Medicine Lake (Alberta)

Coordinates: 52°51′27″N 117°45′35″W / 52.85750°N 117.75972°W / 52.85750; -117.75972
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Medicine Lake
Cedar strip freighter canoes (1991)
Medicine Lake is located in Alberta
Medicine Lake
Medicine Lake
LocationJasper National Park, Alberta
Coordinates52°51′27″N 117°45′35″W / 52.85750°N 117.75972°W / 52.85750; -117.75972
Basin countriesCanada
Max. length7 km (4.3 mi)

Medicine Lake is located within Jasper National Park, Alberta, Canada. It is located approximately 20 km (12 mi) southeast of the townsite of Jasper, Alberta. Medicine Lake is approximately 7 km (4.3 mi) long and is a relatively shallow lake. The lake is part of the Maligne Valley watershed which is mainly glacial fed.


Medicine Lake is a geologic anomaly in the sense that it is not actually a lake but rather an area in which the Maligne River (flowing from Maligne Lake into the Athabasca River) backs up and suddenly disappears underground as a losing stream. During the summer months during intensified meltwater runoff the lake (which during the winter months is a meandering frozen river) fills to levels which fluctuate over time and with the runoff events. Much like a bathtub that is filled too fast for it to drain, it becomes laden with water (lake) until it can slowly drain as the tap flow (runoff) is reduced (river). The underground system is extensive and during the 1970s researchers used a biodegradable dye to determine the underground river's extent.[1] The dye showed up in many of the lakes and rivers in the area to the point where it became clear that the underground system was one of the most extensive in the world.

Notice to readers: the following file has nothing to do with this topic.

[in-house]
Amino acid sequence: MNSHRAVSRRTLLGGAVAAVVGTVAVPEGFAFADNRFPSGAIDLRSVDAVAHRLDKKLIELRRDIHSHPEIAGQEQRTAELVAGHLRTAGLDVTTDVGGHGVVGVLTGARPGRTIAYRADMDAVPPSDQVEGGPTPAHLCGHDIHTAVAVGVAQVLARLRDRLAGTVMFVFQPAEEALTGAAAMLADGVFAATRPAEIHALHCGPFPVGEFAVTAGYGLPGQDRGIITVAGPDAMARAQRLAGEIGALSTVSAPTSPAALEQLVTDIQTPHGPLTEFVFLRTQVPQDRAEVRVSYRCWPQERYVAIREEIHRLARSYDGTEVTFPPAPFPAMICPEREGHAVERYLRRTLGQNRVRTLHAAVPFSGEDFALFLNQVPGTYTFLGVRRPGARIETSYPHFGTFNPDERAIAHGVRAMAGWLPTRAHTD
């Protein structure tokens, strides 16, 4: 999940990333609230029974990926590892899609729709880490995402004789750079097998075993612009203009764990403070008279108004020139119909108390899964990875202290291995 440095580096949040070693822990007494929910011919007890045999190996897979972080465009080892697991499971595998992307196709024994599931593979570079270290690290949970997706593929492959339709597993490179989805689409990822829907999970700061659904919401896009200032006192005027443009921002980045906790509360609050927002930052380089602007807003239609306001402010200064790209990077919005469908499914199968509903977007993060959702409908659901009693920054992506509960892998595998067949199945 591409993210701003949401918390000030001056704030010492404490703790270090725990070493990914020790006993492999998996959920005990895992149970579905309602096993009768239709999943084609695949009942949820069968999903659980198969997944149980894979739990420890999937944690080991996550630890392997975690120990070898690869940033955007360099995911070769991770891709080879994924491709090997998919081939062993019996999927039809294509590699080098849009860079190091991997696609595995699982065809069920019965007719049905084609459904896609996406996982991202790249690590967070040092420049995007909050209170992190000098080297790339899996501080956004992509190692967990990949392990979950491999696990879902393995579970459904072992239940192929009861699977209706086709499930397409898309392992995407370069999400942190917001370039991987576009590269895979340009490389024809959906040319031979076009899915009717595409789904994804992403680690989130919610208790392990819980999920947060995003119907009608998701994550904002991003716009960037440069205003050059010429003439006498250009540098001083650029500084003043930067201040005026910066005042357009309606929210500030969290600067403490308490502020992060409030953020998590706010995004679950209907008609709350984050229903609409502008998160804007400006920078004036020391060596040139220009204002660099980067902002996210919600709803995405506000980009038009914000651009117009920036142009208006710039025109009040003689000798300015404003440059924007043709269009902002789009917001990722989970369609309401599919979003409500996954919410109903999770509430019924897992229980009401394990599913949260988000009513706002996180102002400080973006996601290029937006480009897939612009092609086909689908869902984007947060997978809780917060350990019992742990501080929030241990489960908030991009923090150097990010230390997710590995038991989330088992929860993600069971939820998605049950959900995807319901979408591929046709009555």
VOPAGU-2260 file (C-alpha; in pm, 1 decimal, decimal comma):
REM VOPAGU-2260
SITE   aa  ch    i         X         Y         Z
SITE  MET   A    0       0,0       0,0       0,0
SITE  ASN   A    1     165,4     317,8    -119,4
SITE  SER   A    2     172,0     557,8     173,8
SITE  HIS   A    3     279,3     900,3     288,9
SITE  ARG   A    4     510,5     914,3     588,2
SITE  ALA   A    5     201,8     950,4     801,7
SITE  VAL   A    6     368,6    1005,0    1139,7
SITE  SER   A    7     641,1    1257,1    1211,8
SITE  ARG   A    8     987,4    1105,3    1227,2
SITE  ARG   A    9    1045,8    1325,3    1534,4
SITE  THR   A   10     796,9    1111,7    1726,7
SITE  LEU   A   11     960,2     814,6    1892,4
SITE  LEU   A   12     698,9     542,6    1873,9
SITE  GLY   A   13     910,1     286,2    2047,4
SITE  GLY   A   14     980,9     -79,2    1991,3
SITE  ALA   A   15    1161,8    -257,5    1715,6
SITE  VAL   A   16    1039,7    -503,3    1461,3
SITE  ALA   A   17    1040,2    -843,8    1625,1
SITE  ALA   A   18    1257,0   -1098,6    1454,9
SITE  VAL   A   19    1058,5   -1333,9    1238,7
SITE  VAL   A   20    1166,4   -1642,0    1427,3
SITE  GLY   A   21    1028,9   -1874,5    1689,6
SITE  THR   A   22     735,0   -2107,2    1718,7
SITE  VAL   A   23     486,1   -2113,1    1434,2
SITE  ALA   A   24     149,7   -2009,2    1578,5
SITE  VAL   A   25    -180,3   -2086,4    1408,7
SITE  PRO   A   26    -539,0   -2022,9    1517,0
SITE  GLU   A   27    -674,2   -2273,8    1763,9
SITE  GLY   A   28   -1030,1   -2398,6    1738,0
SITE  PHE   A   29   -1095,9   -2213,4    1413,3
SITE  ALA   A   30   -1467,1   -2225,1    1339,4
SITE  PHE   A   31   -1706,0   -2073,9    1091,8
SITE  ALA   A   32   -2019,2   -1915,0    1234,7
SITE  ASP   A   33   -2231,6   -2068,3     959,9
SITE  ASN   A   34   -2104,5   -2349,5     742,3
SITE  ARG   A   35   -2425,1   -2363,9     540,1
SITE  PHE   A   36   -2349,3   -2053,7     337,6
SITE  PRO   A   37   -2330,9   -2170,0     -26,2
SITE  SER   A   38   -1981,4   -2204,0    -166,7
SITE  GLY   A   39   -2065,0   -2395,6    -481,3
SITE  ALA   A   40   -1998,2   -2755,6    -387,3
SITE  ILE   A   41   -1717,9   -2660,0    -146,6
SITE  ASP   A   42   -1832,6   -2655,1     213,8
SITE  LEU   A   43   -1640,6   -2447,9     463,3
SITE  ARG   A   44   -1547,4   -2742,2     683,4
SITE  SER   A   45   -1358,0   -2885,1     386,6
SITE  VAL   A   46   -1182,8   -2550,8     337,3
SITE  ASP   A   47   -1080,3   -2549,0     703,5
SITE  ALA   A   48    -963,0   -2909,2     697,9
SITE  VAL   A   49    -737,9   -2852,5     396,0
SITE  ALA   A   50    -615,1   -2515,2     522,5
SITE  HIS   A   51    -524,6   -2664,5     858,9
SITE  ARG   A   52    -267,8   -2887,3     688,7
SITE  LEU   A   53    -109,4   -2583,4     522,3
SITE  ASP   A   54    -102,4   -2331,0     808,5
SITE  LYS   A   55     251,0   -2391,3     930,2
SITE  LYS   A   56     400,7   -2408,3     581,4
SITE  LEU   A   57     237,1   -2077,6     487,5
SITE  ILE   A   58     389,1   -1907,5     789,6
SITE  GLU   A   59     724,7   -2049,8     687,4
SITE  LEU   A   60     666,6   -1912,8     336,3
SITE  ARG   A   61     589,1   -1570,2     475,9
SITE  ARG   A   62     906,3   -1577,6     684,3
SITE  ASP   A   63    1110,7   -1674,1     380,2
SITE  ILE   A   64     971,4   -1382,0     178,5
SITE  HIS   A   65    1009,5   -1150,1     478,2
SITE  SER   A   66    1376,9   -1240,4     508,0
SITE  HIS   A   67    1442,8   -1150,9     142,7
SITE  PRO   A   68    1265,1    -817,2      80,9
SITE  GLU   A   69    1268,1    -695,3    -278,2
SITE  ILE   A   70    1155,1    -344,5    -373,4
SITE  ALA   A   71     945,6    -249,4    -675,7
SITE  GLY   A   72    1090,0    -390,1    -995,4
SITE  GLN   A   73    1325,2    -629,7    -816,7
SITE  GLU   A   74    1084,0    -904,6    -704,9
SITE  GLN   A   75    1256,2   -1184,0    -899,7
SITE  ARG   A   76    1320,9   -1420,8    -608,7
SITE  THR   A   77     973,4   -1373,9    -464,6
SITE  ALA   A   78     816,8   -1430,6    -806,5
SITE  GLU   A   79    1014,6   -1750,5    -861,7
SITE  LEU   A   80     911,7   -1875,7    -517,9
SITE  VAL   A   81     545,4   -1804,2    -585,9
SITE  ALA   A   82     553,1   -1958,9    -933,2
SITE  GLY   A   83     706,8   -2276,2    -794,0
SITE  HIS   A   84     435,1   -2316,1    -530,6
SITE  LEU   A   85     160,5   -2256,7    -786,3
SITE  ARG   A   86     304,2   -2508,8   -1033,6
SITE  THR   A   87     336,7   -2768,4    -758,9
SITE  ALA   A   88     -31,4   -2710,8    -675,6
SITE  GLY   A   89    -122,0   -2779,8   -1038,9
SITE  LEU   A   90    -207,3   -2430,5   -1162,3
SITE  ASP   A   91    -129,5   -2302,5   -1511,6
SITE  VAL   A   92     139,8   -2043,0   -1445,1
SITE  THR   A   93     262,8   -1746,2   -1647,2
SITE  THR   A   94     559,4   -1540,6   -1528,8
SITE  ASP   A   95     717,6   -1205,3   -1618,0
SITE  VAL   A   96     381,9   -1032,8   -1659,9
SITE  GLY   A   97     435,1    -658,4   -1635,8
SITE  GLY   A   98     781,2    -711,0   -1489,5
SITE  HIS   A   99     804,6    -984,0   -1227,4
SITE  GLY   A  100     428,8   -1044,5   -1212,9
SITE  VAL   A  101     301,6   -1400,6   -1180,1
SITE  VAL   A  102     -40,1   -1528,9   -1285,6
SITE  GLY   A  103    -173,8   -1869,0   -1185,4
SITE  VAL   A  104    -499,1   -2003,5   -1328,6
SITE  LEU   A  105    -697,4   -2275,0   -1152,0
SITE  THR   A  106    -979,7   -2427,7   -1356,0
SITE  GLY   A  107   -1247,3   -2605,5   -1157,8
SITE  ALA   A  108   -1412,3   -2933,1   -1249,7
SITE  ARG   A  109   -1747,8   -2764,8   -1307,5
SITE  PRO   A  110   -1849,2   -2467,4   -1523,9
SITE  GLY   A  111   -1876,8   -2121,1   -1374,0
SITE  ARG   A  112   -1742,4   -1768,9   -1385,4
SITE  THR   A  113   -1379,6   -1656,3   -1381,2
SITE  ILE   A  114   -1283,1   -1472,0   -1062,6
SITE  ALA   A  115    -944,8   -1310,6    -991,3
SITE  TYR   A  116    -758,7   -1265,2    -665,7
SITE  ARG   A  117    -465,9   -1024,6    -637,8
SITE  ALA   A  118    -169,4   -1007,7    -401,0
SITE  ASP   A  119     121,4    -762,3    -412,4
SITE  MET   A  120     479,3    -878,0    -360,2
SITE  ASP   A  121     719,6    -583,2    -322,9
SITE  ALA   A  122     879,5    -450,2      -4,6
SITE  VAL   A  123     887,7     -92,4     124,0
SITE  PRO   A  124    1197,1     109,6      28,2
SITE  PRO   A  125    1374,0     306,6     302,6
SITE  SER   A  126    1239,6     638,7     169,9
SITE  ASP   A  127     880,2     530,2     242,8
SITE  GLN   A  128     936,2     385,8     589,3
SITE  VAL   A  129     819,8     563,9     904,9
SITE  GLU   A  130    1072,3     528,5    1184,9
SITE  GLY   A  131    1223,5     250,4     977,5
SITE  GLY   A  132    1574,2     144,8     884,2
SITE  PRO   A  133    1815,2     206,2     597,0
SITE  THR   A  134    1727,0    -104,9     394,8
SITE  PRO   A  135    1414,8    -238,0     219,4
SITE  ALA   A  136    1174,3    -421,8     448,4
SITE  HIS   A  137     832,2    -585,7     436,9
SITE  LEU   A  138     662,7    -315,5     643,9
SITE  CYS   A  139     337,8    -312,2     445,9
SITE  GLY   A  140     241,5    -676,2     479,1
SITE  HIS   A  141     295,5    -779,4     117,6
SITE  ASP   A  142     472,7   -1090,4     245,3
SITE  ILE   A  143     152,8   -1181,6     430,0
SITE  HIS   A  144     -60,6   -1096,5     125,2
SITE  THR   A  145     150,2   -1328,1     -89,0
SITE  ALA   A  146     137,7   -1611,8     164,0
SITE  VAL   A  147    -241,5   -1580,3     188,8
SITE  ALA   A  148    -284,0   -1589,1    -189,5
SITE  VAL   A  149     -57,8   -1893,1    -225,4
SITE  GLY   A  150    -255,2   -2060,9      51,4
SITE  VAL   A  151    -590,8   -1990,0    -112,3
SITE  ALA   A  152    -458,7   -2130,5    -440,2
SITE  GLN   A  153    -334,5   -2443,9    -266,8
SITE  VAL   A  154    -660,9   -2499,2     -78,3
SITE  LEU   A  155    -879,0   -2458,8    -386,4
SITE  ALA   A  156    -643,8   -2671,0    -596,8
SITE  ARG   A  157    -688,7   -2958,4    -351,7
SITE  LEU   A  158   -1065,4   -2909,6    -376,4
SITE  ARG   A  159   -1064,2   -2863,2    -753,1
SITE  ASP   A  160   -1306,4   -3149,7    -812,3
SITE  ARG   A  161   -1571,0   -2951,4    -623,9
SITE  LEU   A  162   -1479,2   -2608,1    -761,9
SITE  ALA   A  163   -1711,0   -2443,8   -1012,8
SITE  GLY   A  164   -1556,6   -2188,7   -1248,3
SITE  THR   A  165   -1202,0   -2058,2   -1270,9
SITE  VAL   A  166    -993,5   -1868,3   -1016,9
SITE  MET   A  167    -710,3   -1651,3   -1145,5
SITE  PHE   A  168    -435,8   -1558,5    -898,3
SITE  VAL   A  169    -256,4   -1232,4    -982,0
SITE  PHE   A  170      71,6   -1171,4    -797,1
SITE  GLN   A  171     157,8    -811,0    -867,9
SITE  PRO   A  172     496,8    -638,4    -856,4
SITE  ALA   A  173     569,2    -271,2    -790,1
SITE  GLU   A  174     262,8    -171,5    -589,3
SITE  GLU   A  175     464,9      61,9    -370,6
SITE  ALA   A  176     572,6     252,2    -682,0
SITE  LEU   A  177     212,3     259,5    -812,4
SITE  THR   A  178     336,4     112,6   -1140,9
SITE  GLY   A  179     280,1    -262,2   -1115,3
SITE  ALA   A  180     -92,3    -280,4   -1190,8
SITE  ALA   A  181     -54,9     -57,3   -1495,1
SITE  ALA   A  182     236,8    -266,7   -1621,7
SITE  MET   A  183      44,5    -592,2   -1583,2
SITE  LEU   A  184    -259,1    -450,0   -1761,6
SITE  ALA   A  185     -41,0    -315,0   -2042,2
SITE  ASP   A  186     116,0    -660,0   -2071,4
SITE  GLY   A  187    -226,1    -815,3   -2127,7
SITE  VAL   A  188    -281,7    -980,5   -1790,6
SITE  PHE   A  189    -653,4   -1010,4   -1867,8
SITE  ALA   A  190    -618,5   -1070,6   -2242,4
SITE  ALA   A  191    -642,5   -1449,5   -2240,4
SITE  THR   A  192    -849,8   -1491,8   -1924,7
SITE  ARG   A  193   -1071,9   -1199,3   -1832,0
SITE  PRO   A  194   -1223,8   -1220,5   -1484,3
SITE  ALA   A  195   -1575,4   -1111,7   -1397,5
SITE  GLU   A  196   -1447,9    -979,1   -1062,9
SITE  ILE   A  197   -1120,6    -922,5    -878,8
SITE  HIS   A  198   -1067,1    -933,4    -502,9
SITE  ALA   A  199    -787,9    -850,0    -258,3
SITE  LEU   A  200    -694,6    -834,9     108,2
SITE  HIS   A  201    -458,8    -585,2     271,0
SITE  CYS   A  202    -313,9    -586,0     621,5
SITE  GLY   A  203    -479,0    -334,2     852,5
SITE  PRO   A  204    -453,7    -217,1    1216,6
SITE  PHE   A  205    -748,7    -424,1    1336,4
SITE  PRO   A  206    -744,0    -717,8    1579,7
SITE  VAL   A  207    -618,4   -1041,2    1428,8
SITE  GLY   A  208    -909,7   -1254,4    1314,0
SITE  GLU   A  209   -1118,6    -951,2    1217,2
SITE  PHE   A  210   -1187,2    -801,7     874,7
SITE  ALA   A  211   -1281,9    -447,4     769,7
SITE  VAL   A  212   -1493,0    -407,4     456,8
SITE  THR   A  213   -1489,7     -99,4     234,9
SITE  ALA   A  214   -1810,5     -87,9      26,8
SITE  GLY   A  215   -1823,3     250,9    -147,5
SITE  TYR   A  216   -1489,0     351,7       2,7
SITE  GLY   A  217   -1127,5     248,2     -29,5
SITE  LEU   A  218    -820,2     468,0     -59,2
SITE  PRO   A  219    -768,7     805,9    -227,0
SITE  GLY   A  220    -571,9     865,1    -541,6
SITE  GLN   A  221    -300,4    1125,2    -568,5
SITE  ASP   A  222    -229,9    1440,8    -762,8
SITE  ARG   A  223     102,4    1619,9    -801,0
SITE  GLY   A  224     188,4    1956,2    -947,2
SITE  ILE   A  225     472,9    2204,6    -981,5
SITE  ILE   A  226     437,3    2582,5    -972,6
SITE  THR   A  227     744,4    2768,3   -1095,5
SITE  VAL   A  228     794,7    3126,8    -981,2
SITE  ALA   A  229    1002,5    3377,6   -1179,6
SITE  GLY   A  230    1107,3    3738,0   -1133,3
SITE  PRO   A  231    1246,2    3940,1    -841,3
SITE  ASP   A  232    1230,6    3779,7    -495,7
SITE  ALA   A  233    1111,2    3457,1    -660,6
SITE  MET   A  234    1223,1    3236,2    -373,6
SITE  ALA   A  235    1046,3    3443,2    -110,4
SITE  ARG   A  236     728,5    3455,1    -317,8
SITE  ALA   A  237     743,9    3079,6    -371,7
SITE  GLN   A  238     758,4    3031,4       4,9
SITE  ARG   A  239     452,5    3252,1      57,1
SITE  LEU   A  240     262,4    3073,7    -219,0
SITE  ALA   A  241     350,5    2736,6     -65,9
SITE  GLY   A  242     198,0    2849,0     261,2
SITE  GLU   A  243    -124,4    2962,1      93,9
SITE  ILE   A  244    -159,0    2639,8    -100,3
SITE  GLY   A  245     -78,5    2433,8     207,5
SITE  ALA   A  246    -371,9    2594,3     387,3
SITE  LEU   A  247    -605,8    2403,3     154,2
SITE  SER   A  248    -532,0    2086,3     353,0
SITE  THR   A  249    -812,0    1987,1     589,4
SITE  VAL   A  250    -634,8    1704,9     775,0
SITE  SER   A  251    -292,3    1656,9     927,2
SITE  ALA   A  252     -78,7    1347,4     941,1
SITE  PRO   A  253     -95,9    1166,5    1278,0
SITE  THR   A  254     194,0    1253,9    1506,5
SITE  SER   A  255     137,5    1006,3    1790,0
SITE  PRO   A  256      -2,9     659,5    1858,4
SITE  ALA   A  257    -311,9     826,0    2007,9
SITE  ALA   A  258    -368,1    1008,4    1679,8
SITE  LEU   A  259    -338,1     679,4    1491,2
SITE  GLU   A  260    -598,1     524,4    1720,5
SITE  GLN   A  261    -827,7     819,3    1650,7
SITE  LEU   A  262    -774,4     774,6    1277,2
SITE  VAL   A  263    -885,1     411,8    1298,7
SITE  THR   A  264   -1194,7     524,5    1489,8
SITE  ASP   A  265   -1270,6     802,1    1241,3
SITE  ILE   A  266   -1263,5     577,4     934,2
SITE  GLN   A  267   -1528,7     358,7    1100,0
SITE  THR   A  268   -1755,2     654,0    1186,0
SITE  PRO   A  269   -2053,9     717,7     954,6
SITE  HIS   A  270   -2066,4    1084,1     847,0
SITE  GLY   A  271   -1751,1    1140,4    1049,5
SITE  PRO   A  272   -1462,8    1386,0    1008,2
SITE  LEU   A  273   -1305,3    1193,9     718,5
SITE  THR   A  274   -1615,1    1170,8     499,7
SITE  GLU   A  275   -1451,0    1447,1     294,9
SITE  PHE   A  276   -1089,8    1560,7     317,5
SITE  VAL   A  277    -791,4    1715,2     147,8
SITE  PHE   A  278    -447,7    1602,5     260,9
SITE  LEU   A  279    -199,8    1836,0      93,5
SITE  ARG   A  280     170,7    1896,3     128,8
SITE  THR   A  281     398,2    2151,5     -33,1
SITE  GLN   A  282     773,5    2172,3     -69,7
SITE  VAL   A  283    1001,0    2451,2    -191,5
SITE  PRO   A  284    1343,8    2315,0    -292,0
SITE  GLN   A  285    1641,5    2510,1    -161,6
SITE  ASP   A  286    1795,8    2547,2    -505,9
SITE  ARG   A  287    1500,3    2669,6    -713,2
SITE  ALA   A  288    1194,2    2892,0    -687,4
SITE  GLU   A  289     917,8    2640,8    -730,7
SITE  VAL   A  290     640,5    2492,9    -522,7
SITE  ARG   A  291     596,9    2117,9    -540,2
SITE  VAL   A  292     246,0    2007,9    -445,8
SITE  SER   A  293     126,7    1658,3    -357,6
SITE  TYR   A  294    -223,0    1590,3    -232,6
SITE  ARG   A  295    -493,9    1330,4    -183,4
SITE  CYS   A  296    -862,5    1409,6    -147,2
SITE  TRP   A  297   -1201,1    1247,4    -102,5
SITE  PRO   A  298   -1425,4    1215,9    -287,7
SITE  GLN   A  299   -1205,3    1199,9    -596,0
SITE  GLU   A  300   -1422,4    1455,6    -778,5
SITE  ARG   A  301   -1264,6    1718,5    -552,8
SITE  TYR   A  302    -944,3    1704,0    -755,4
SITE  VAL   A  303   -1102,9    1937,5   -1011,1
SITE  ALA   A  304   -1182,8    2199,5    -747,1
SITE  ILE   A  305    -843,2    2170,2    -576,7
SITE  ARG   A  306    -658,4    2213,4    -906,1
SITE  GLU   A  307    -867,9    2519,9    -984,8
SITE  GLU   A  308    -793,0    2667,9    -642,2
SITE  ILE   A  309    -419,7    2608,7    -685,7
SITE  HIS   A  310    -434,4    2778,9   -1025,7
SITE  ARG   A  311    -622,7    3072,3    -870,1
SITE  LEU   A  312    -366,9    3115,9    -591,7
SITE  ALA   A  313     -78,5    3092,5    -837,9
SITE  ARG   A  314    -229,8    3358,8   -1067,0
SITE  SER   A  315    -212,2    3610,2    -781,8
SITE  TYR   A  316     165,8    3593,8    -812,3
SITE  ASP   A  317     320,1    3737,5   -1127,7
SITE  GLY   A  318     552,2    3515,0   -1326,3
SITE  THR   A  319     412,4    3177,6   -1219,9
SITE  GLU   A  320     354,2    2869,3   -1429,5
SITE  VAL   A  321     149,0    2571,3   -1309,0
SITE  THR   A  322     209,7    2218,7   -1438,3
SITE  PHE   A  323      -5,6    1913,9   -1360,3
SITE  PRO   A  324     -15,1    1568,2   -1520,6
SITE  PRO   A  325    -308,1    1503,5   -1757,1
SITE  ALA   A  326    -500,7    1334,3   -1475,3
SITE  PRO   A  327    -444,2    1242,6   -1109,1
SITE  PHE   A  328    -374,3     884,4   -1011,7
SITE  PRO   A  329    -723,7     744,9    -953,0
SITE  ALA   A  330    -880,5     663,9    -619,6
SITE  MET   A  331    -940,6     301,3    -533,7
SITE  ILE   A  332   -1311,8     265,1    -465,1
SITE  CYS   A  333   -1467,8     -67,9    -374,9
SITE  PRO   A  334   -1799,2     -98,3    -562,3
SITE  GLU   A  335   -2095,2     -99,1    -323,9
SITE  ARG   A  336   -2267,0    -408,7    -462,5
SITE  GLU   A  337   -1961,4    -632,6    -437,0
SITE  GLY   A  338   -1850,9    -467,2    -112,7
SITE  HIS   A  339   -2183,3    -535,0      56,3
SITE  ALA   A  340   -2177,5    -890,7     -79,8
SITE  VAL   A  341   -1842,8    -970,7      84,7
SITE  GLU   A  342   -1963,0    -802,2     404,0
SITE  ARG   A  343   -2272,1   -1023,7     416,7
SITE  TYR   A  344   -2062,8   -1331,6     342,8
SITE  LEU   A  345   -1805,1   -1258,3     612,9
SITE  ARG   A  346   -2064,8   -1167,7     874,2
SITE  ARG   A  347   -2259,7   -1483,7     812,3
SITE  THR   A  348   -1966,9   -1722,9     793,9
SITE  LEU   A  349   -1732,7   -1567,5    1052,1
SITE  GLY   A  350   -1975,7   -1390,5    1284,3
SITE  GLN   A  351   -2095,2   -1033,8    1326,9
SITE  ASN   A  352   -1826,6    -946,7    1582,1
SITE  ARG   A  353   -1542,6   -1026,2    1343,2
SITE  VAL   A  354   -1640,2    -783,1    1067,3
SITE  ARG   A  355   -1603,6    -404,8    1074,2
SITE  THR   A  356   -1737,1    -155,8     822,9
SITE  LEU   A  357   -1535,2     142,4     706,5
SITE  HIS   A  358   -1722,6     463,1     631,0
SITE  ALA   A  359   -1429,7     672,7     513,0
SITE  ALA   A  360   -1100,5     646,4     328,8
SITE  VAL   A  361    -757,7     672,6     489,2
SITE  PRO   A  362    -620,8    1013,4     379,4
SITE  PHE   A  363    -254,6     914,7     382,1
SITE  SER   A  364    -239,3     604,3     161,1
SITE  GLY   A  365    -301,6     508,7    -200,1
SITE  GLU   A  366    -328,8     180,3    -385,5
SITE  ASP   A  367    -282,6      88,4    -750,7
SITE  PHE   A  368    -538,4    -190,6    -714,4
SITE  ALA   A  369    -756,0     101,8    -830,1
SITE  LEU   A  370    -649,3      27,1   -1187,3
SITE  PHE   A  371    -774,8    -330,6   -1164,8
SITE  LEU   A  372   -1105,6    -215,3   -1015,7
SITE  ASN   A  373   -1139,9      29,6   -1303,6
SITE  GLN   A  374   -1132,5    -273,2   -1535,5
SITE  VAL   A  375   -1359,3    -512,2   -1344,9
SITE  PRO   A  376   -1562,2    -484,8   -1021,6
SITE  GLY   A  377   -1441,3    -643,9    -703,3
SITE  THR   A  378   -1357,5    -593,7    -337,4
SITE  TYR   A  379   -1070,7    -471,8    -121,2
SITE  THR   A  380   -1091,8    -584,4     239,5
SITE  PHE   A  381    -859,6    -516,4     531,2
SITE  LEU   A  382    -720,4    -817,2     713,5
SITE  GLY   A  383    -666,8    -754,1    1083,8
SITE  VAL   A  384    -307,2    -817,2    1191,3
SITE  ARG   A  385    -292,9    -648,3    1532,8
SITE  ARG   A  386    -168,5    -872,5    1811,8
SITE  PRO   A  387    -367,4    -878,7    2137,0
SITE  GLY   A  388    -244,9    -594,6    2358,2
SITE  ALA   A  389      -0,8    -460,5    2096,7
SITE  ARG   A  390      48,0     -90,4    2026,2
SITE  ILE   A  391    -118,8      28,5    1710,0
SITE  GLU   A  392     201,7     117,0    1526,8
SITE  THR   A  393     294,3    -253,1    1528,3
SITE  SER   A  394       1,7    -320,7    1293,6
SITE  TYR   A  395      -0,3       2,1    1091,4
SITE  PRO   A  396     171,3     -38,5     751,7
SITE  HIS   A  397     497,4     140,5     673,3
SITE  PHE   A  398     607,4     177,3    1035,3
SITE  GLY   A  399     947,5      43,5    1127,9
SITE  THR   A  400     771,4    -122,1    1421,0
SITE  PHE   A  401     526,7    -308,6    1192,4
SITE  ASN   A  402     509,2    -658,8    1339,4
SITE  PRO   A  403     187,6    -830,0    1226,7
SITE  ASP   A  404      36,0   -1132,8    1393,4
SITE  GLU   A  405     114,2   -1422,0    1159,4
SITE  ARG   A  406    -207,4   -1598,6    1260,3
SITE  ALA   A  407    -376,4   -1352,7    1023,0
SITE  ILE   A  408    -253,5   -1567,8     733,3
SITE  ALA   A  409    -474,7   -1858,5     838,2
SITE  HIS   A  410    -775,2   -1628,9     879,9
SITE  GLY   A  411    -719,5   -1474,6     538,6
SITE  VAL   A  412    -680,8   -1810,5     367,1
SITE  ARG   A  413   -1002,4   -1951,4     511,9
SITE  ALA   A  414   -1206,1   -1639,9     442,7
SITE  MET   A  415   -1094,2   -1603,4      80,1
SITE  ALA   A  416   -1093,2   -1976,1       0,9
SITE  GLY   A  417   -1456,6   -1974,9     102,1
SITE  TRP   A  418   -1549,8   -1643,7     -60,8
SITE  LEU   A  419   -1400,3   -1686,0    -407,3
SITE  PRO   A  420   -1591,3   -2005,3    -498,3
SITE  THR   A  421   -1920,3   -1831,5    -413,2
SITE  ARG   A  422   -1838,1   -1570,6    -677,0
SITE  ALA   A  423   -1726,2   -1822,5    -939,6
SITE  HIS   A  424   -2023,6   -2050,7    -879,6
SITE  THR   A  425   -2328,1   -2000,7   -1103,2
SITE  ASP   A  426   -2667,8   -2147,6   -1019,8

Medicine Lake also boasts a healthy population of rainbow trout and brook trout and is a fly fisherman's paradise.

Wildlife is surprisingly abundant along this high altitude lake. Grizzly bear, black bear, mule deer, caribou, wolves, moose and mountain sheep are some of the larger mammals that frequent the lake area during the summer season. Bald eagles, and osprey also frequent the area and live off the fish populations.


See also[edit]


  1. ^ Smart, C. C. (15 April 1988). "Quantitative tracing of the Maligne karst system, Alberta, Canada". Journal of Hydrology. 98 (3): 185–204. doi:10.1016/0022-1694(88)90014-5. ISSN 0022-1694. Retrieved 14 June 2022.

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